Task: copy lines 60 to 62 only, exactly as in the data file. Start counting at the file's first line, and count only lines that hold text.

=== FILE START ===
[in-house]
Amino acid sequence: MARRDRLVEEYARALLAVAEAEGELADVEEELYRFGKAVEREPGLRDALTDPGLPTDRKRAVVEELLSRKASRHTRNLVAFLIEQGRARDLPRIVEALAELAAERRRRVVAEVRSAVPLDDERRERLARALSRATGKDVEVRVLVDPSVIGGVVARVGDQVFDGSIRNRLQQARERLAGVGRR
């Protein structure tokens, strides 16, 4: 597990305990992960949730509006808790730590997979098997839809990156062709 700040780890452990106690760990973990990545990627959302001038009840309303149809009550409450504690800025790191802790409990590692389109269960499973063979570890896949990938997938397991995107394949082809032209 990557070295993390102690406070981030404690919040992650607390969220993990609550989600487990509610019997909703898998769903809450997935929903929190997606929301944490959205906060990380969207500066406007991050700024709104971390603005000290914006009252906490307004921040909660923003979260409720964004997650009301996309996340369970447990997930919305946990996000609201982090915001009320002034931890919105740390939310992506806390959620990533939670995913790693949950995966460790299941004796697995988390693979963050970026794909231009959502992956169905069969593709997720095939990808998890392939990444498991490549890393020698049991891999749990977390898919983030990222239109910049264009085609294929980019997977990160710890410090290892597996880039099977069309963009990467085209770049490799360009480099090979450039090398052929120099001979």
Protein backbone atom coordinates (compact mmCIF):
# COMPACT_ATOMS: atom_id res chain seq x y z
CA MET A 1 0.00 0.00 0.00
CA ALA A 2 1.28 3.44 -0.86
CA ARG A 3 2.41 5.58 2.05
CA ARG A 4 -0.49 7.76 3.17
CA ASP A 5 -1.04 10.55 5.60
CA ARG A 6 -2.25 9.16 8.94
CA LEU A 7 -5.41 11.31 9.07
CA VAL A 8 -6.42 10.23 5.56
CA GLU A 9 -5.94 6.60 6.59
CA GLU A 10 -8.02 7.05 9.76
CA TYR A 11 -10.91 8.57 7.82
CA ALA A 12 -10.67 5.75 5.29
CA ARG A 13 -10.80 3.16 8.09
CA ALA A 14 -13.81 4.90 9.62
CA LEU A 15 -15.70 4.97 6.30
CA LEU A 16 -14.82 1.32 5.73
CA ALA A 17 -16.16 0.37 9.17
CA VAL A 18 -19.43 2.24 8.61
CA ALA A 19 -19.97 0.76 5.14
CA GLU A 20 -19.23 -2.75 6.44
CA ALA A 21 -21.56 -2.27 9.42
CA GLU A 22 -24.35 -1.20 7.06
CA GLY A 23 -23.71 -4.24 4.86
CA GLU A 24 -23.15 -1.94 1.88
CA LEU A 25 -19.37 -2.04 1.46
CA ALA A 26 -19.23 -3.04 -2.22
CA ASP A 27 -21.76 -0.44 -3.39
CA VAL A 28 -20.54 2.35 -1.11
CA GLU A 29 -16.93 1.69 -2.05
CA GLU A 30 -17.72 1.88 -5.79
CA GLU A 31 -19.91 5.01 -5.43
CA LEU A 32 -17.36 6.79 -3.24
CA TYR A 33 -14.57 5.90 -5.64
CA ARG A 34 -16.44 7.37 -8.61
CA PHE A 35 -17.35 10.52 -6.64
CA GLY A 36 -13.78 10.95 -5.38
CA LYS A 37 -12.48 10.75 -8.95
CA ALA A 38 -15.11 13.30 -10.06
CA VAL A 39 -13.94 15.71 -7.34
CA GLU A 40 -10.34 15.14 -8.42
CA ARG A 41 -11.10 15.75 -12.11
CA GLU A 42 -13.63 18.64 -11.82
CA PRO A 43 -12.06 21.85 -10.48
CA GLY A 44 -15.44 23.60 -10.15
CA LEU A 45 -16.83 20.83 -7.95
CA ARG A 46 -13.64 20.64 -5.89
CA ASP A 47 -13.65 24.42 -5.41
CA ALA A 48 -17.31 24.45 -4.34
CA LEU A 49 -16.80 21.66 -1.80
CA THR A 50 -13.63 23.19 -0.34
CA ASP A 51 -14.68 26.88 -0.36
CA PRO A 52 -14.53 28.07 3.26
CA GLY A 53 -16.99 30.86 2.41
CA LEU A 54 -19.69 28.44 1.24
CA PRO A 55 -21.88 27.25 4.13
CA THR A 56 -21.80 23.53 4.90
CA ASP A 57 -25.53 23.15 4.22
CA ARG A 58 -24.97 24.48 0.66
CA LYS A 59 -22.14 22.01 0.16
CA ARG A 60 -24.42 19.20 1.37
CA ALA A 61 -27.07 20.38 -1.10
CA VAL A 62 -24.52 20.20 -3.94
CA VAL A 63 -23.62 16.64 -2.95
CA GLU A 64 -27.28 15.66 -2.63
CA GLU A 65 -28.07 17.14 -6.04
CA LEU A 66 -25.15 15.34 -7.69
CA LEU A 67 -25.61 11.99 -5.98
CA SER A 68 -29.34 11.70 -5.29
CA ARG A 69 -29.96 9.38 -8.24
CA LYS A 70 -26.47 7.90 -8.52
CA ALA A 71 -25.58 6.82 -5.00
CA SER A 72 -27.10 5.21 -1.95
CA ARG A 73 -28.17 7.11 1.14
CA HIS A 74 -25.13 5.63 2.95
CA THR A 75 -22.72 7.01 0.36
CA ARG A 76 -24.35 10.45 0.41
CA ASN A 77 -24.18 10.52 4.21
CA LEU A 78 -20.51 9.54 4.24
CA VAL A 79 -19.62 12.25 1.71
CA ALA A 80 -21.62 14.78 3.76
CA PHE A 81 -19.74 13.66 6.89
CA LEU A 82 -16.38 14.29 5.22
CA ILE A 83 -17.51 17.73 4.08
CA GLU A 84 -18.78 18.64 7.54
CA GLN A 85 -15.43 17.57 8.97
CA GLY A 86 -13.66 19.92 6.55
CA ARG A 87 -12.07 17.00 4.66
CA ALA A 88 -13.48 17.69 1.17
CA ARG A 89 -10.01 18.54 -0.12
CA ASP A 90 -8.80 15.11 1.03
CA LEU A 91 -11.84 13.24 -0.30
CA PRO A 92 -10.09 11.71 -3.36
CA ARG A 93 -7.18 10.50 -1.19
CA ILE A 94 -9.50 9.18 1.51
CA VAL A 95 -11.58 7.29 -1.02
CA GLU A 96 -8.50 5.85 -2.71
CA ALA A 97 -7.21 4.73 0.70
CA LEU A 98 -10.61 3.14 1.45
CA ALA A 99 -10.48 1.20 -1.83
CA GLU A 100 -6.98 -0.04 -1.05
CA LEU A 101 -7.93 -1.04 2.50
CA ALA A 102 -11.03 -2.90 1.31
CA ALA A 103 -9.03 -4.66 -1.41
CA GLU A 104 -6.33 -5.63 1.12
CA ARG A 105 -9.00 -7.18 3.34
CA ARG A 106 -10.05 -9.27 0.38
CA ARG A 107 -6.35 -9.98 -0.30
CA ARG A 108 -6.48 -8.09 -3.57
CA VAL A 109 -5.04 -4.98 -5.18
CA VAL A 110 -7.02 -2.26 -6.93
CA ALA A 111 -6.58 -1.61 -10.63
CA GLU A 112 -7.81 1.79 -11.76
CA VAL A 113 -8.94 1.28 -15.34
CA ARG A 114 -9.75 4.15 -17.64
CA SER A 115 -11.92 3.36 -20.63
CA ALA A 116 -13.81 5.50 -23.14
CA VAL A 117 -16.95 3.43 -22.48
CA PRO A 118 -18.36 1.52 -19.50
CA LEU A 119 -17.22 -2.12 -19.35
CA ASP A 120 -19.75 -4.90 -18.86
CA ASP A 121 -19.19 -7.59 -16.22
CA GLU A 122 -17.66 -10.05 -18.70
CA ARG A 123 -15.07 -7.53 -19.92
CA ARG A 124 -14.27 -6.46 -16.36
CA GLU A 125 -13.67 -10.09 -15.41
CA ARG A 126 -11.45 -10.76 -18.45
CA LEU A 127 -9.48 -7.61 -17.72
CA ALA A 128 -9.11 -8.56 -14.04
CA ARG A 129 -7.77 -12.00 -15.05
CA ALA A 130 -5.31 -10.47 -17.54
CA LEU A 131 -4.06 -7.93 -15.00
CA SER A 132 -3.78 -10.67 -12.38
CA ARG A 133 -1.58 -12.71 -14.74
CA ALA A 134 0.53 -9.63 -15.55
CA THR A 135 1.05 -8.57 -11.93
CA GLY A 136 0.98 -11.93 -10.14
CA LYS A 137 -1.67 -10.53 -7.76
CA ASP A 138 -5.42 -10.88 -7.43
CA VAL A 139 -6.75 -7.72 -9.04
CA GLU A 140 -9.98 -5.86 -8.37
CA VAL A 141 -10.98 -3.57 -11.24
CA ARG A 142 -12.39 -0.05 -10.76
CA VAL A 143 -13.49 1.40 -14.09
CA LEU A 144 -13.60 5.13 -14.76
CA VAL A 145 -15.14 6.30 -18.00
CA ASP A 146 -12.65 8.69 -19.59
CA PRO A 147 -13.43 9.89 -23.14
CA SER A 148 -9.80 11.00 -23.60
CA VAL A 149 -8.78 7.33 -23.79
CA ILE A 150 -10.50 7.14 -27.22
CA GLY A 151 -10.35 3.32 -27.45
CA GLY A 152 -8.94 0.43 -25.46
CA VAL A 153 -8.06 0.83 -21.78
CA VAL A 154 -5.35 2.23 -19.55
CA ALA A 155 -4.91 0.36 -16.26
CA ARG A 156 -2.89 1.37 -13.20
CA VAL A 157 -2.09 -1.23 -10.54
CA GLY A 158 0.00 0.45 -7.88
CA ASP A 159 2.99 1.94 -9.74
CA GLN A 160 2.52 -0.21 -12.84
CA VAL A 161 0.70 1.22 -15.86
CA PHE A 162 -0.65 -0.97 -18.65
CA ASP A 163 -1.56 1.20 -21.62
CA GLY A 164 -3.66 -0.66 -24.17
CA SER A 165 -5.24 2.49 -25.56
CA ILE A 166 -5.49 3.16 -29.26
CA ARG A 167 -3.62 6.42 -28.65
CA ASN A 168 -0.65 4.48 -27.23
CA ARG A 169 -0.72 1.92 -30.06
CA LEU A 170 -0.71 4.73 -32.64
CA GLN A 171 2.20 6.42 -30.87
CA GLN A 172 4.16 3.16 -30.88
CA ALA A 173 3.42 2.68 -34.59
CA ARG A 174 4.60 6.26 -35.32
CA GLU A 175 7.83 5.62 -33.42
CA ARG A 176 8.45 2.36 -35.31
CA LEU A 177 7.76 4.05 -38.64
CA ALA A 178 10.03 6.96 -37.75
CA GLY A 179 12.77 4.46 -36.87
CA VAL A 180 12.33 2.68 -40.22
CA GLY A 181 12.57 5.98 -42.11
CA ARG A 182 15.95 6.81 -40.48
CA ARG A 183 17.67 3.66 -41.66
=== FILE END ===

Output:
CA PRO A 55 -21.88 27.25 4.13
CA THR A 56 -21.80 23.53 4.90
CA ASP A 57 -25.53 23.15 4.22